Consideration of Slaves in French & English American Colonies

Topics: Slavery, Louis XIV of France, Slavery in the United States Pages: 3 (1069 words) Published: February 3, 2014


Consideration of Slaves in French & English American Colonies

Kyle Taylor

Ashford University

Consideration of Slaves in French & English American Colonies
As every middle-school student in the United States learns, the practice of slavery was a hugely important part of life in the European colonies of the Americas and pre-Civil War independent United States. Important enough, indeed, that without it, the colonies would likely not have endured for lack of labor and, therefore, economic viability. Naturally, such a significant institution was enshrined in written law, that it might be standardized and regulated. The French Code Noir, which was applied first in the French West Indies and later in Louisiana, the Virginia Slave Code of 1705, and the 1806 Black Code of Louisiana codified the conduct of slavery n the New World. Separated by time, location, culture, and the authority which constituted the, these documents share great differences in addition to their similarities.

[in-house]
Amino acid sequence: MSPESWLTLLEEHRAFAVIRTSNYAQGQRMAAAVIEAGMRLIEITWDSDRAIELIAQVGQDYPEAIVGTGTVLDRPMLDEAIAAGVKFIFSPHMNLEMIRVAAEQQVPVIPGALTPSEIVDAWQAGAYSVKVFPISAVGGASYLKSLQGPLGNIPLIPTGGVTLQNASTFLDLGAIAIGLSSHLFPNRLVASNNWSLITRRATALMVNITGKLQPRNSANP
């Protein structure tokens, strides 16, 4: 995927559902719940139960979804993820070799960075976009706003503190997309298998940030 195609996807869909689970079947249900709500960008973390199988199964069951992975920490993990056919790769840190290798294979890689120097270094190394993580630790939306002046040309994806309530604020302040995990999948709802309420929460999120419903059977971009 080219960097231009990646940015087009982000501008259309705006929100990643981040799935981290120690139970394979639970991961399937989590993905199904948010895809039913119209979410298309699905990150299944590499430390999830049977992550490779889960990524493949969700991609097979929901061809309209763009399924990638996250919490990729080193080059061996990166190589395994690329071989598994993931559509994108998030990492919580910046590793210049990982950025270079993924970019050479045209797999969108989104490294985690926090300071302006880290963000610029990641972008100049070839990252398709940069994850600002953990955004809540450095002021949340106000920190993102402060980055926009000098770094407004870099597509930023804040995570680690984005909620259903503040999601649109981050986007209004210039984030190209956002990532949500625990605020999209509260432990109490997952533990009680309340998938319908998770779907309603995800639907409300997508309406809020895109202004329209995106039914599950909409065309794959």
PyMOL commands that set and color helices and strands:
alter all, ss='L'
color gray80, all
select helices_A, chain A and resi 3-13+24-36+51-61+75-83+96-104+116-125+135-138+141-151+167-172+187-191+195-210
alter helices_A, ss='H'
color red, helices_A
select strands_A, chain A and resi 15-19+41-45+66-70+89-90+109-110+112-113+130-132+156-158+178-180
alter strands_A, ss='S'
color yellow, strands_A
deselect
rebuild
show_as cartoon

The Code Noir (“Black Code”), in accordance with the French standard of governing colonies with strong control from the royal authority in the mother country, was decreed by King Louis XIV in 1685, recorded in Saint Domingue in 1687. In contrast, the 1705 Virginia Slave Code (which was itself a compendium of measures passed at various times previously) originated locally in the colony's representative House of Burgesses. While the Code Noir seems to take for granted the existence of slaves and assumes that a reader will know what defines a slave, the 1705 Code takes a step back, defining that (for the most part) “servants imported into this country...who were not christians in their native country...shall be accounted and be slaves, and as such be here bought and sold” (Virginia Slave Code, 1705). One-hundred years later, the Black Code of Louisiana, like the Code Noir before it, would forego this...

References: Black Code of Louisiana. (1806). Retrieved from: http://www.accessible- archives.com/2011/08/the-black-code-of-louisiana-1806/
Code Noir (1685). King Louis XIV (France). On the subject of policy regarding the islands of French America. Retrieved from: http://vizedhtmlcontent.next.ecollege.com/pub/content/53a53e30-2301-4ccf-a1bc- 0b4bb3d36748/Code_Noir.pdf
Virginia Slave Codes (1705). An act concerning servants and slaves. Retrieved from: http://www.virtualjamestown.org/laws1.html
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